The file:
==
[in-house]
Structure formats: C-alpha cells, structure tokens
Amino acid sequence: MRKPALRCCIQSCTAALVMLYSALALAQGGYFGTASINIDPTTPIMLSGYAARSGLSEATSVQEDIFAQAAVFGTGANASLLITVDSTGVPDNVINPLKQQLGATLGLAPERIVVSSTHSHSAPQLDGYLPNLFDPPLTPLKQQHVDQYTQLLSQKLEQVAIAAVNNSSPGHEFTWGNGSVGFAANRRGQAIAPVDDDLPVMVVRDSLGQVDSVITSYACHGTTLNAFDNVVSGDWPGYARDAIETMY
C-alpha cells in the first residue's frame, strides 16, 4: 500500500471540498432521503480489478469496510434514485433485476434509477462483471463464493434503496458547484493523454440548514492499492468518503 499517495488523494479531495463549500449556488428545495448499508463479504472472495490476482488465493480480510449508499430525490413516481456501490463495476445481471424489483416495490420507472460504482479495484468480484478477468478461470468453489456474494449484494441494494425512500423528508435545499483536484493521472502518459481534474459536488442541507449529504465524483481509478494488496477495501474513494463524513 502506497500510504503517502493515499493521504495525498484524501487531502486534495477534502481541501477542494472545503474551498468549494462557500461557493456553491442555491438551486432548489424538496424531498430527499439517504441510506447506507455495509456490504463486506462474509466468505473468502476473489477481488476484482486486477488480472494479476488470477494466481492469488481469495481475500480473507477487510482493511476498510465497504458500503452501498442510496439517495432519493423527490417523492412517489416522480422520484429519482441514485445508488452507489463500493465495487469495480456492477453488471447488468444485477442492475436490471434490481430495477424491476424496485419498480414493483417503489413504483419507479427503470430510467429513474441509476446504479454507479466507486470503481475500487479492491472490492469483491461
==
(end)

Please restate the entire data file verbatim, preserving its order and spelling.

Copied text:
[in-house]
Structure formats: C-alpha cells, structure tokens
Amino acid sequence: MRKPALRCCIQSCTAALVMLYSALALAQGGYFGTASINIDPTTPIMLSGYAARSGLSEATSVQEDIFAQAAVFGTGANASLLITVDSTGVPDNVINPLKQQLGATLGLAPERIVVSSTHSHSAPQLDGYLPNLFDPPLTPLKQQHVDQYTQLLSQKLEQVAIAAVNNSSPGHEFTWGNGSVGFAANRRGQAIAPVDDDLPVMVVRDSLGQVDSVITSYACHGTTLNAFDNVVSGDWPGYARDAIETMY
C-alpha cells in the first residue's frame, strides 16, 4: 500500500471540498432521503480489478469496510434514485433485476434509477462483471463464493434503496458547484493523454440548514492499492468518503 499517495488523494479531495463549500449556488428545495448499508463479504472472495490476482488465493480480510449508499430525490413516481456501490463495476445481471424489483416495490420507472460504482479495484468480484478477468478461470468453489456474494449484494441494494425512500423528508435545499483536484493521472502518459481534474459536488442541507449529504465524483481509478494488496477495501474513494463524513 502506497500510504503517502493515499493521504495525498484524501487531502486534495477534502481541501477542494472545503474551498468549494462557500461557493456553491442555491438551486432548489424538496424531498430527499439517504441510506447506507455495509456490504463486506462474509466468505473468502476473489477481488476484482486486477488480472494479476488470477494466481492469488481469495481475500480473507477487510482493511476498510465497504458500503452501498442510496439517495432519493423527490417523492412517489416522480422520484429519482441514485445508488452507489463500493465495487469495480456492477453488471447488468444485477442492475436490471434490481430495477424491476424496485419498480414493483417503489413504483419507479427503470430510467429513474441509476446504479454507479466507486470503481475500487479492491472490492469483491461